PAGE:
Figure 1. The comparison of the percentages on skills and knowledge in Green Care the respondents currently and need
Figure 2. The comparison of the percentages on skills and knowledge in social innovation and entrepreneurship in Green Care the respondents currently and need

What are the main take-home messages?

Legal and regulatory framework for entrepreneurship and innovation in Green4C thematic sectors:
At present, differences among sectors, national and local laws and regulations provide uneven access to training and opportunities for business development in the sector. Green4C activities and trainings can help to improve legal and political literacy among new and emerging entrepreneurs who need to navigate through complex regulatory systems to establish and advance their businesses in the Green Care sector.

Facilitating knowledge exchange, learning and co-designing:
Acknowledging that facilitation is an important element for developing Green Care activities, investing in exchange, learning and co-designing processes will help define the success of initiatives in this sector. Thus, Green4C training courses and follow-up activities can focus on improving knowledge, skills and competences of participants in facilitation.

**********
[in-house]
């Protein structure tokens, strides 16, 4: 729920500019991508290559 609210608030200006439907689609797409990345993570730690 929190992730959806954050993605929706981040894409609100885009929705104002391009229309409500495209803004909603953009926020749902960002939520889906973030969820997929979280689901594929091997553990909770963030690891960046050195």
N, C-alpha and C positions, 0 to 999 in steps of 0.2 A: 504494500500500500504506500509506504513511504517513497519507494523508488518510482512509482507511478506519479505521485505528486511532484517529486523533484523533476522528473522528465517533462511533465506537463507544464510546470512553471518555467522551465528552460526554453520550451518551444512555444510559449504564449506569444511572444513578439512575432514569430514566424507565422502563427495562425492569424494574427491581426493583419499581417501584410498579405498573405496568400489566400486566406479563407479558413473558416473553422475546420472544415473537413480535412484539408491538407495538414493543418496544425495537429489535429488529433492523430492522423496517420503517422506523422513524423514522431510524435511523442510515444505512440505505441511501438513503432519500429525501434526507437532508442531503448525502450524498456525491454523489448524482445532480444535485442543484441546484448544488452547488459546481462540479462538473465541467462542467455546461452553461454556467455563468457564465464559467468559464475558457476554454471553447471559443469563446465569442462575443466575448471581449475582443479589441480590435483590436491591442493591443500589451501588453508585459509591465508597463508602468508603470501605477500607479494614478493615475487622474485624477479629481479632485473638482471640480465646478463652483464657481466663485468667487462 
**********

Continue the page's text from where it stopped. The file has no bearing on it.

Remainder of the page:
Enhancing public-private involvement across sectors:
There is a need to involve the public sector, and more specifically the health sector, in the development of new social entrepreneurship activities. While in some thematic sectors, private business models are more developed and market access is well established, in others, services continue to be provided mainly by the public sector and require public sector involvement: there is thus a need for greater knowledge sharing and skill building for business models to be developed through public-private partnerships.

Peer-learning and knowledge sharing:
Peer-learning and knowledge sharing is needed for stakeholders from diverse countries and involved in diverse thematic sectors. While thematic sectors are more developed and thus regulated in some countries rather than others, also available training opportunities in Green4C thematic sectors differ across countries.

Focussing on co-designing and co-creation through case-studies and best practices:
Training should focus on co-designing and co-creation skills as a way to ensure that the services offered respond to needs specifically connected to demands from the market.

Professional sector-specific mentoring: